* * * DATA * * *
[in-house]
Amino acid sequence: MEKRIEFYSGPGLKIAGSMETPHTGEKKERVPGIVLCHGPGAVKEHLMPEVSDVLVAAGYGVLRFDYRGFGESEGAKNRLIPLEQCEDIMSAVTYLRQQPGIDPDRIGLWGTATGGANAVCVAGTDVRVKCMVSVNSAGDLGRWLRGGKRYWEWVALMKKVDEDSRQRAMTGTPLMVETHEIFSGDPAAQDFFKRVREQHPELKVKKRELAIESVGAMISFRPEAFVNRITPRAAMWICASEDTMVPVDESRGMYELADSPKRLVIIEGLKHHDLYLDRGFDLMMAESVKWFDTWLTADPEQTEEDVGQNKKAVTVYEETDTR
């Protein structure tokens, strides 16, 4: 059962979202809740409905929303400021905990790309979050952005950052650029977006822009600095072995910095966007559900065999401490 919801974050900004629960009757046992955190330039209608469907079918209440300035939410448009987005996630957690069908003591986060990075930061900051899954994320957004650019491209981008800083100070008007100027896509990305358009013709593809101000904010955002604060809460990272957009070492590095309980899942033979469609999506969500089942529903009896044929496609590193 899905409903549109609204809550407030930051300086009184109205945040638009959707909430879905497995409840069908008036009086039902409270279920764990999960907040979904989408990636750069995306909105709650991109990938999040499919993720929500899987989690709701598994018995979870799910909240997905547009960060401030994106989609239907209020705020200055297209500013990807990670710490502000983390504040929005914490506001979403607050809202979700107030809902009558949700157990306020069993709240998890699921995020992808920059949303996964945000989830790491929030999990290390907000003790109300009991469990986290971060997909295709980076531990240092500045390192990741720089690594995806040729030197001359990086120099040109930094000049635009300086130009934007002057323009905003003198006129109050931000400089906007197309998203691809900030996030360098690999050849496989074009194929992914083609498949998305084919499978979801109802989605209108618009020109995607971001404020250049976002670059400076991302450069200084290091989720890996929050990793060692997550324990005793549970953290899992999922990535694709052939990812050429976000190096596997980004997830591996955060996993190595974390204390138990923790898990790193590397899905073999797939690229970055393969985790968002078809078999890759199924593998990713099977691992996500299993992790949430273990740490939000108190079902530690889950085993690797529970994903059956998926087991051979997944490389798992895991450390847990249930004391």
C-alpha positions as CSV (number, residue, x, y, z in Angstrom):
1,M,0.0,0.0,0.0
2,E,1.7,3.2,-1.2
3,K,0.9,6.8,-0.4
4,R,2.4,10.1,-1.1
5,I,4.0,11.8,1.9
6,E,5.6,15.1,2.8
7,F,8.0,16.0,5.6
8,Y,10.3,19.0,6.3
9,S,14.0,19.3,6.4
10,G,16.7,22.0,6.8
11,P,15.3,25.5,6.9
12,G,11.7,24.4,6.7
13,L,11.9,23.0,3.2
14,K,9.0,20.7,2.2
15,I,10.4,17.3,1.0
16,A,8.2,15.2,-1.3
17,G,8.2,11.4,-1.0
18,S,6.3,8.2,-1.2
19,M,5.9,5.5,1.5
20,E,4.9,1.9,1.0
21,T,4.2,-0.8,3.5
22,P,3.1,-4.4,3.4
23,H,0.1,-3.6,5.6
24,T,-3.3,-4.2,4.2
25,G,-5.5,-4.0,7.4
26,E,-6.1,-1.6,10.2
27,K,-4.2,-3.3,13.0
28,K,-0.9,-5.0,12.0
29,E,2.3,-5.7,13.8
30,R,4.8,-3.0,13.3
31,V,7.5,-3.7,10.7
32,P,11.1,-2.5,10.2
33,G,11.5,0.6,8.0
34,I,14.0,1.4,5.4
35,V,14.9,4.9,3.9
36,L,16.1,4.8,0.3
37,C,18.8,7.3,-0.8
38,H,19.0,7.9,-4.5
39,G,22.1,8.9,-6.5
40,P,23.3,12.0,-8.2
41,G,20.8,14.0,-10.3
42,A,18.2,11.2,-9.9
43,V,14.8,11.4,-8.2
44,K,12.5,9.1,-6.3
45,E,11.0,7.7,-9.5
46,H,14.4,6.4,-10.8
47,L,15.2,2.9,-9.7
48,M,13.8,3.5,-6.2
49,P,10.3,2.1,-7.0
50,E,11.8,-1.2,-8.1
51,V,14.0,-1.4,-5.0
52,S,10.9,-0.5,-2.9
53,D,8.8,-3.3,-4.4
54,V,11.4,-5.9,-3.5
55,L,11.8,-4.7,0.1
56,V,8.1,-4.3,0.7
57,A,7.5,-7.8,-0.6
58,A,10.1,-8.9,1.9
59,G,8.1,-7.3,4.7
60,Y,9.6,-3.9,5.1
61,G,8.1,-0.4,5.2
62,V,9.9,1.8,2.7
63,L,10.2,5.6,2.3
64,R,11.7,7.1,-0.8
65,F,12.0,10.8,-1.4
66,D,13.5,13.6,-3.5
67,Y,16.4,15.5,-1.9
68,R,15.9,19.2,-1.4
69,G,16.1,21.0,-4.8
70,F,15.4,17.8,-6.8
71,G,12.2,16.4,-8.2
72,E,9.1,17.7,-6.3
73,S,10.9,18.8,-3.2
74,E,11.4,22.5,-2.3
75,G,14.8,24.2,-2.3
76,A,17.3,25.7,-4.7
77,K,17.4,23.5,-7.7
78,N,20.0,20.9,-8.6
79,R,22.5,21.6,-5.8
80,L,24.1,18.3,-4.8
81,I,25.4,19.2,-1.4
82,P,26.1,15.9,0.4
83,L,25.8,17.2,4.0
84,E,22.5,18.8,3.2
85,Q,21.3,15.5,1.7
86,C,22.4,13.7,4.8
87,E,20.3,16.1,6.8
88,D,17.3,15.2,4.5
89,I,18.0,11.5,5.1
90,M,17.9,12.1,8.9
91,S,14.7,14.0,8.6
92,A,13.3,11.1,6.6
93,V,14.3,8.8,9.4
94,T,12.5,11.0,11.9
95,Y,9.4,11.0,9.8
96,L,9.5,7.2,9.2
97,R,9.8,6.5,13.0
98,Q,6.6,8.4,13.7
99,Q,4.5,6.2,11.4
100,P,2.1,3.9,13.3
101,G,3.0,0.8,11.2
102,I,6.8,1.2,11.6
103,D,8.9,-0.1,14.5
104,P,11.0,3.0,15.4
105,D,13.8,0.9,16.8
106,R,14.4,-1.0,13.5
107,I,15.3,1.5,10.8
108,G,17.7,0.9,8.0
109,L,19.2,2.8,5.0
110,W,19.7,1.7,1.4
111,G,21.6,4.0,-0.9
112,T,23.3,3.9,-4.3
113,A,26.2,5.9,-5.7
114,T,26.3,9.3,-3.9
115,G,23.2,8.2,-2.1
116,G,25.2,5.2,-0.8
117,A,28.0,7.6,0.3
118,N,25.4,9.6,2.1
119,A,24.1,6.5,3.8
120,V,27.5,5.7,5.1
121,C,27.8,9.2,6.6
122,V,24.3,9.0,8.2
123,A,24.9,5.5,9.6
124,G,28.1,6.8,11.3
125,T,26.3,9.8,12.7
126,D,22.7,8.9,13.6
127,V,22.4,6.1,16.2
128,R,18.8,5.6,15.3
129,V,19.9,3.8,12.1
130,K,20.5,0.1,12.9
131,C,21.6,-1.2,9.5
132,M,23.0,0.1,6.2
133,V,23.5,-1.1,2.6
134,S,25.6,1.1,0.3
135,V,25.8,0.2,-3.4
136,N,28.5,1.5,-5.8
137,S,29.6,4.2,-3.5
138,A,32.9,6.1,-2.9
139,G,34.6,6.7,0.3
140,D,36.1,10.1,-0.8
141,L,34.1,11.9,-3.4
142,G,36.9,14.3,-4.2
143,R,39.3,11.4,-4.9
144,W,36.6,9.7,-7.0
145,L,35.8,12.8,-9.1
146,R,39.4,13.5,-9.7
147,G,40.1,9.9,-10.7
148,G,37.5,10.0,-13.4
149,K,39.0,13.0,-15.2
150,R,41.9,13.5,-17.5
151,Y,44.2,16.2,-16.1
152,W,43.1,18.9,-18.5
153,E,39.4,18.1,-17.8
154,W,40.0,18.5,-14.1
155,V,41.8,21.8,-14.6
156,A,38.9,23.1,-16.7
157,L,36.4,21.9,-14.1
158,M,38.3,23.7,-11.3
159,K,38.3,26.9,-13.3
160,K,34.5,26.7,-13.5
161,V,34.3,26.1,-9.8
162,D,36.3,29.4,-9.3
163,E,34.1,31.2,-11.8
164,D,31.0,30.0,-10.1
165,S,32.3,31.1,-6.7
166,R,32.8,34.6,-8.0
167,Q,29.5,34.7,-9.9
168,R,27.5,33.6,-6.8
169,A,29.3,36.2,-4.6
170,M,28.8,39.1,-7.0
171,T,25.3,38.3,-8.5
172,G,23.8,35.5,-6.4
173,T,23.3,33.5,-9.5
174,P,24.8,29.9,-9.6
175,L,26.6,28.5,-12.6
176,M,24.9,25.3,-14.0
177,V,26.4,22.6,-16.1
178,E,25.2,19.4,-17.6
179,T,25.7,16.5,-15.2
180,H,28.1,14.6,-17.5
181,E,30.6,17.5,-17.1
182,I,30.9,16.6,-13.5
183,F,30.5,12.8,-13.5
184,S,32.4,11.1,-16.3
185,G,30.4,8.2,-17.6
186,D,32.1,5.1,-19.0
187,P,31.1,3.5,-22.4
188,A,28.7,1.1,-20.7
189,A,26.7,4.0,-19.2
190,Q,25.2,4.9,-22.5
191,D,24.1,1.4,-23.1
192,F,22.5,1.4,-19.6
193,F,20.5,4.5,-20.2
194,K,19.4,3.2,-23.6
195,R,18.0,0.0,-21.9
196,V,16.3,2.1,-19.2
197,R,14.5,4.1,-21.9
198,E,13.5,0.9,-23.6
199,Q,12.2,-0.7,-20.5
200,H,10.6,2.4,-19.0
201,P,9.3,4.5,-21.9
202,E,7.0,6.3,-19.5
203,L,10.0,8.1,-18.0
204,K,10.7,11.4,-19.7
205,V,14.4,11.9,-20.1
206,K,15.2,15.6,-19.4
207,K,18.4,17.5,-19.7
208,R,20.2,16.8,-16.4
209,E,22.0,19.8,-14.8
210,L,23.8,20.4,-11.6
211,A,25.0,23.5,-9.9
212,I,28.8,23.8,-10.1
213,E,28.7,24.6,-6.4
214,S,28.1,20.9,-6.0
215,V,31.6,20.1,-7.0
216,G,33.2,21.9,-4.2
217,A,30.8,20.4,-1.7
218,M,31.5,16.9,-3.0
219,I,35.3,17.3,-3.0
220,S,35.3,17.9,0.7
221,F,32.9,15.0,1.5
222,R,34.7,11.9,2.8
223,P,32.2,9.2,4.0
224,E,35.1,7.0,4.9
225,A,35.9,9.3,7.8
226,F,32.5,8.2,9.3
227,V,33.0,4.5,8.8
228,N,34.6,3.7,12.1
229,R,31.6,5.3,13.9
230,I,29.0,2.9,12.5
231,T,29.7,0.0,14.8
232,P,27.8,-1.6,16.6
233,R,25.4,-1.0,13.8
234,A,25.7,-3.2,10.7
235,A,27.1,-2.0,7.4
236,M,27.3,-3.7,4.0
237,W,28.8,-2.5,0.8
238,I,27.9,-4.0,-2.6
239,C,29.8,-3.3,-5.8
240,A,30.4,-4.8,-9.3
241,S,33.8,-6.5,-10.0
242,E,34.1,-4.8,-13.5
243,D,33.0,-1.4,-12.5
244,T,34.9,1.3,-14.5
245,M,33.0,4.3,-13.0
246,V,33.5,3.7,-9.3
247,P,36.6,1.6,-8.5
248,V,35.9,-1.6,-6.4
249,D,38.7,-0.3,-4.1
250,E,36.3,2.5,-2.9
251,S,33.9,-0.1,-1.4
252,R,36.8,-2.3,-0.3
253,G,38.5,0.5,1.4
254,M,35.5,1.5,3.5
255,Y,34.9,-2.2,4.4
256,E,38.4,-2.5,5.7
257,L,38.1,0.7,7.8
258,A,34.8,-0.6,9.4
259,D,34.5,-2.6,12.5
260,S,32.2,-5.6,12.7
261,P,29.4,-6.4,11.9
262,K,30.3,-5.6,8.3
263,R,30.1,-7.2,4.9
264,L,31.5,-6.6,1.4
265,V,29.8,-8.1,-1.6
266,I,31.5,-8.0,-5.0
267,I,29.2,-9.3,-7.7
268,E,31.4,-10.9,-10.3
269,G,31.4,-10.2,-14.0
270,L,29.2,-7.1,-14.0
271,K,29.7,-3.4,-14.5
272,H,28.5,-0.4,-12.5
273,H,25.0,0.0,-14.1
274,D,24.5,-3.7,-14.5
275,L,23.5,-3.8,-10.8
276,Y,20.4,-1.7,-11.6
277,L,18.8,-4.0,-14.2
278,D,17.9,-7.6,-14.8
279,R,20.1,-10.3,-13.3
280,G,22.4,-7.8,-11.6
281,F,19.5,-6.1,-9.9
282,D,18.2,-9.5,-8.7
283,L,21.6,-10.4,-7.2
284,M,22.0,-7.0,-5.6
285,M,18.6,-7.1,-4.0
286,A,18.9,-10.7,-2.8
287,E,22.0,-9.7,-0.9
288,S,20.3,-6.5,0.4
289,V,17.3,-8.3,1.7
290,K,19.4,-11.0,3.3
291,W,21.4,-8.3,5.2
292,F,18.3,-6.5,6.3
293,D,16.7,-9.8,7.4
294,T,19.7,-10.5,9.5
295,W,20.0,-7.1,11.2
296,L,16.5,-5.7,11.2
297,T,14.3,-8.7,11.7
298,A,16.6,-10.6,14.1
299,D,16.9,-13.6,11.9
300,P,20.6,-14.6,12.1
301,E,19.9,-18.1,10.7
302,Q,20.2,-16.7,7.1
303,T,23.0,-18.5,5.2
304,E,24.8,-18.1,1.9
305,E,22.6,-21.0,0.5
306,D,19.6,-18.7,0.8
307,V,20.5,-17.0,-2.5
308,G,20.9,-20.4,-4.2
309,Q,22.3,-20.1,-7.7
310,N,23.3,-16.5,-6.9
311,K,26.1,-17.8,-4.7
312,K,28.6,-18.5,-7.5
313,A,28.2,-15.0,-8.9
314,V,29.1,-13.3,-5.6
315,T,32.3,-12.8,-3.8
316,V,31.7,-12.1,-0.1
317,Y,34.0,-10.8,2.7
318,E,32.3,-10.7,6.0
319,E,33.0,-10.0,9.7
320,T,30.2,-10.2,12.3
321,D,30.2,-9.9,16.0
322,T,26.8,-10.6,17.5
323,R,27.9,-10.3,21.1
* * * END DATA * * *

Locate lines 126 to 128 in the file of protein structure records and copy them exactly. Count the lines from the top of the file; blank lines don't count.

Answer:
122,V,24.3,9.0,8.2
123,A,24.9,5.5,9.6
124,G,28.1,6.8,11.3